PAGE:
Budget office rolls out fresh ideas

Military members, retirees and veterans have a few more reasons to be wary of politicians who say their top priority is to cut federal spending.

Tom PhilpottThe Congressional Budget Office last week released a report of more than 100 options for reducing budget deficits. It’s a timely product as House and Senate conferees strive to negotiate by mid-December a new debt-cutting deal to replace automatic budget cuts of sequestration.

More than a few of the CBO options are fresh ideas to roll back compensation for categories of veterans or to raise TRICARE fees for military retirees, on suggestions that the government is being too generous.

To be fair, CBO is not singling out veterans here. There are options in the report to make nervous many segments of society dependent on federal payments, from social security recipients to drug manufacturers.

But for select veterans’ programs, CBO makes some hard-edged points that lawmakers bent on cutting spending might find compelling, if not persuasive, to help address the nation’s debt crisis.

Here are some of those ideas:

• Cap military pay raises: From 2000 through 2010, Congress approved basic pay raises that averaged a half percentage point above private sector wage growth.

The military could save $25 billion from 2015 to 2023 by reversing course, capping raises yearly at .5 percent below civilian wage growth. CBO predicts only a “minor” effect on force retention.

Evidence in favor of this move are data showing cash compensation for enlisted members now exceeds wages of 90 percent of civilian counterparts, well above the Defense Department’s goal of keeping service pay ahead of 70 percent of civilians of similar age and educational background.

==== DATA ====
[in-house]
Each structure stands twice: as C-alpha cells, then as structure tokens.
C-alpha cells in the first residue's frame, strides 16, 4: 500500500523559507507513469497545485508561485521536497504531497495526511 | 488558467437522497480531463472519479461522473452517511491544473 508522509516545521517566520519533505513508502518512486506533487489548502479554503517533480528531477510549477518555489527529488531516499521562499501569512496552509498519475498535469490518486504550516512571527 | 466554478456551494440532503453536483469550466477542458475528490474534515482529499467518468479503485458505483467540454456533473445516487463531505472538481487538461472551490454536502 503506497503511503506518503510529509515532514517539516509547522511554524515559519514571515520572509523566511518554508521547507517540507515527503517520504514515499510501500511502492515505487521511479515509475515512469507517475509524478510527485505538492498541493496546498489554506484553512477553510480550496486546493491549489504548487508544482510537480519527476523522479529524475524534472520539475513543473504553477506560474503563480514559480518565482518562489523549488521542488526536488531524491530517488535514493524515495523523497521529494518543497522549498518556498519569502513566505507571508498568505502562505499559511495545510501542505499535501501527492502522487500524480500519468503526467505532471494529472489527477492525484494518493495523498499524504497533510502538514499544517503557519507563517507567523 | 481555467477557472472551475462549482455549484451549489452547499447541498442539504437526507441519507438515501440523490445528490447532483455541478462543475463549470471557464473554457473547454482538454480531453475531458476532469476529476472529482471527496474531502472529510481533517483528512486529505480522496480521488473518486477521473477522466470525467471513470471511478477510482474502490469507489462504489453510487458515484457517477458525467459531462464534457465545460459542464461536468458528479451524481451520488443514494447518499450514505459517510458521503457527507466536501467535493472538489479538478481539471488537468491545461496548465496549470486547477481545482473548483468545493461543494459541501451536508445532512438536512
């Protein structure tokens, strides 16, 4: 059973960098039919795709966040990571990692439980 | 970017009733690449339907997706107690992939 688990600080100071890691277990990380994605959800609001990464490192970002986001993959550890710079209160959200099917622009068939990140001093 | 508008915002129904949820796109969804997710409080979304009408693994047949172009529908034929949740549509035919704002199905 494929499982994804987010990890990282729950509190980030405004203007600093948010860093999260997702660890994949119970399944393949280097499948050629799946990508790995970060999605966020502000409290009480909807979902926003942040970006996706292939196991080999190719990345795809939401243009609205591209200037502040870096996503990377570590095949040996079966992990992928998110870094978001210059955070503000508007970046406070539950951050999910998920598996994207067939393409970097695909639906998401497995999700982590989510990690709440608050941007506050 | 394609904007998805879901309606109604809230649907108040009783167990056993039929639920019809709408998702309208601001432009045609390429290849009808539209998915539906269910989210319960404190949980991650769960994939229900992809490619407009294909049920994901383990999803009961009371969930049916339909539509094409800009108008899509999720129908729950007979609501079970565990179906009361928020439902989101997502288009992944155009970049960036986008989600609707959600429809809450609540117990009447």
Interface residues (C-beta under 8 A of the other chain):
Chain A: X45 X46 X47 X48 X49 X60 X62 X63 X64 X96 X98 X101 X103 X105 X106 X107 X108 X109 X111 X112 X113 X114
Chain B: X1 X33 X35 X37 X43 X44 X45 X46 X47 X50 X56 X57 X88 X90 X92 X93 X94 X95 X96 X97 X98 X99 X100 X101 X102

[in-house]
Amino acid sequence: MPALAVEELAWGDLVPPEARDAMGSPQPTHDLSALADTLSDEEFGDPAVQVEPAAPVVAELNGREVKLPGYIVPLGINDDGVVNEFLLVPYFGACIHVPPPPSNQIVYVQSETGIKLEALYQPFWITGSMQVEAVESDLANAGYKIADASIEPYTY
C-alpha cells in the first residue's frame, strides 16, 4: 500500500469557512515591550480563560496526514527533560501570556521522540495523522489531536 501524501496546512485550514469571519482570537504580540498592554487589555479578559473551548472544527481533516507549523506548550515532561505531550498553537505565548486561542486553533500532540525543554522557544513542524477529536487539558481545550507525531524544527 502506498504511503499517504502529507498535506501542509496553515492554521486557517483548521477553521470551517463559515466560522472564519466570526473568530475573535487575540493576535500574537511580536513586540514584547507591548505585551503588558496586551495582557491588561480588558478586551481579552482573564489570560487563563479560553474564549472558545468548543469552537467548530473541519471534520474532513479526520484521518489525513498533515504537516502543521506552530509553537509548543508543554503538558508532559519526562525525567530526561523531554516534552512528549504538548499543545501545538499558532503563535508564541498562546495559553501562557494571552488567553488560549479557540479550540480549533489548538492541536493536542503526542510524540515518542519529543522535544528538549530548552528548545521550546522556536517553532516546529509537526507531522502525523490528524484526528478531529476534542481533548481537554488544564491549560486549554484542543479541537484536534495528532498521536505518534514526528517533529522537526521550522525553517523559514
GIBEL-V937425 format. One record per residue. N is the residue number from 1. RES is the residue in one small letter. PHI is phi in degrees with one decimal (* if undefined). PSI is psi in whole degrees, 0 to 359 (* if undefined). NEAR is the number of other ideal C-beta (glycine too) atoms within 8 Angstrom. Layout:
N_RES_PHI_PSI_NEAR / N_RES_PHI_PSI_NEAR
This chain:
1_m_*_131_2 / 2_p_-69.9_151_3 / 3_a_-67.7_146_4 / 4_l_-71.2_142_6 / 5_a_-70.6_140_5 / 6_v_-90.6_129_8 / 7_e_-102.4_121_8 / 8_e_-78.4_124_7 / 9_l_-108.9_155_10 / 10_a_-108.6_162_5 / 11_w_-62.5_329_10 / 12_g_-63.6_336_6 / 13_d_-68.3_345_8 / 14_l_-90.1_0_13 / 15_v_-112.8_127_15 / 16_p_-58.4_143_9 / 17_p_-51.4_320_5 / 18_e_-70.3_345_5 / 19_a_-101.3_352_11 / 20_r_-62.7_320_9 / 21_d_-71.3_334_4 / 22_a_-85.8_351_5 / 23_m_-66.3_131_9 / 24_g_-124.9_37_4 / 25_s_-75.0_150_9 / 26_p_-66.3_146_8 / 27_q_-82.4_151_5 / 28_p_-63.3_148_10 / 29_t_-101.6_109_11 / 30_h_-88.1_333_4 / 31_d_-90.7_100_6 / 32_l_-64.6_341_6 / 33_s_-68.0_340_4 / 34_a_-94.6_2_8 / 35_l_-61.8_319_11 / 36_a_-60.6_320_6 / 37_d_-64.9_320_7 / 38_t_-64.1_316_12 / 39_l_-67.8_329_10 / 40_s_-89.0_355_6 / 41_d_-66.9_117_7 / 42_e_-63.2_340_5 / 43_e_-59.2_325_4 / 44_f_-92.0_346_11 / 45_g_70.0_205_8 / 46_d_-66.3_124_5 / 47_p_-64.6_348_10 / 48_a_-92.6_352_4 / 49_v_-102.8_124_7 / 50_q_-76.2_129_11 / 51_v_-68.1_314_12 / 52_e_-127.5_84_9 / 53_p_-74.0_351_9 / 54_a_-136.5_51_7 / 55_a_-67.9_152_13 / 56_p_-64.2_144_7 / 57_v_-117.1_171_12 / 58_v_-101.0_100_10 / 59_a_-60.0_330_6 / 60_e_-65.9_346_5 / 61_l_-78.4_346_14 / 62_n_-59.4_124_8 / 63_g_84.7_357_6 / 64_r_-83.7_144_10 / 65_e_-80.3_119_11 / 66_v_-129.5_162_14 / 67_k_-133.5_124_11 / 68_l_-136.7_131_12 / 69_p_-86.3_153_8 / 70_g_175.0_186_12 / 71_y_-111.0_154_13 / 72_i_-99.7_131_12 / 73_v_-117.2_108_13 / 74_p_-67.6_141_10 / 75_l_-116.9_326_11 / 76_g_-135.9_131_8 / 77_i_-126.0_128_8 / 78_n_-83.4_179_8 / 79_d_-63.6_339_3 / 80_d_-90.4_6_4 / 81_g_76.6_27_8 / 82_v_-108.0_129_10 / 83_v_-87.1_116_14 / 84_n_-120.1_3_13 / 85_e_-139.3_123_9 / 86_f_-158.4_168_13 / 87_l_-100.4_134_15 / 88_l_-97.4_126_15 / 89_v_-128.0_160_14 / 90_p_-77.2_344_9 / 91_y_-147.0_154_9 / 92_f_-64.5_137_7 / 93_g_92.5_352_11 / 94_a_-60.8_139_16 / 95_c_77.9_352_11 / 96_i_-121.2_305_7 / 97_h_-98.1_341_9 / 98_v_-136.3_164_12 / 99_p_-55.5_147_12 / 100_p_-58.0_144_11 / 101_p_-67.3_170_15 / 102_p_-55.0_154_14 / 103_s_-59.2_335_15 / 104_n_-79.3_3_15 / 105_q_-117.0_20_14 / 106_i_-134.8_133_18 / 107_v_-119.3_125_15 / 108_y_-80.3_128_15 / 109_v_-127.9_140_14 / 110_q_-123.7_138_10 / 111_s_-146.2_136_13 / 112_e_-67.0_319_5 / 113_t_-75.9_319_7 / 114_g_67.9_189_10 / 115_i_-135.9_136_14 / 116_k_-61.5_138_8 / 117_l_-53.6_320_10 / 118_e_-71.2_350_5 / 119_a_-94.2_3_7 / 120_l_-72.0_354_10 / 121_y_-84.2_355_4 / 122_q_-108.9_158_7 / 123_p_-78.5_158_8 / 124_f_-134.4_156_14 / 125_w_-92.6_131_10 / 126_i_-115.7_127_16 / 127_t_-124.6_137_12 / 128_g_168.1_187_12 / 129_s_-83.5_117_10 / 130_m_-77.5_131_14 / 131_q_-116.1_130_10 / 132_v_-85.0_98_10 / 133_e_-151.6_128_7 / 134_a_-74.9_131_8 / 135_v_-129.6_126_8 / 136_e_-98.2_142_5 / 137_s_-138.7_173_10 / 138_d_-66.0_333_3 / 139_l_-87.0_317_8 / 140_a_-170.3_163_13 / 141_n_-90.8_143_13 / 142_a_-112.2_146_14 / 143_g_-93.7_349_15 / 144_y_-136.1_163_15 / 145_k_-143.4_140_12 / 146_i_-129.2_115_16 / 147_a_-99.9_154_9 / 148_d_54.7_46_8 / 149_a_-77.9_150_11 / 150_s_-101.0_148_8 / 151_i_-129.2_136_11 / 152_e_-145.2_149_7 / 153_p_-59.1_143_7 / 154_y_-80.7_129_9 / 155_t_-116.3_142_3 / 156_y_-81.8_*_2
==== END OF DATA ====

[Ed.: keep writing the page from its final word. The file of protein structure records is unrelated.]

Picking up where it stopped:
• Concurrent receipt: Until 2003, military retirees who drew tax-free compensation from the Department of Veterans Affairs (VA) for service-connected disabilities saw retired pay reduced by an equal amount.

Congress phased out this ban on “concurrent receipt” over several years for retirees with disability ratings of 50 percent or higher. As a result, last year 420,000 retirees received $7 billion in concurrent receipt payments.

Lifting this ban, CBO suggests, encouraged many more retirees to seek a VA disability rating. CBO says $108 billion could be saved from 2015 to 2023 if the ban on concurrent receipt were restored for current and future retirees.

• Narrow eligibility for VA compensation: The law requires VA to define “service-connected” ailments broadly so if symptoms occur in service the condition usually is compensable. Last year, CBO says, VA paid 520,000 veterans a total of $2.9 billion “for seven medical conditions that…are generally neither caused nor aggravated by military service.”

VA could save $20 billion, from 2015 to 2023, if it stopped compensating veterans for the following: chronic obstructive pulmonary disease; arteriosclerotic heart disease; hemorrhoids; uterine fibroids; multiple sclerosis; Crohn’s disease and osteoarthritis.

Tom Philpott can be contacted at Military Update, P.O. Box 231111, Centreville, Va. 20120-1111, or by e-mail at:


Speak Your Mind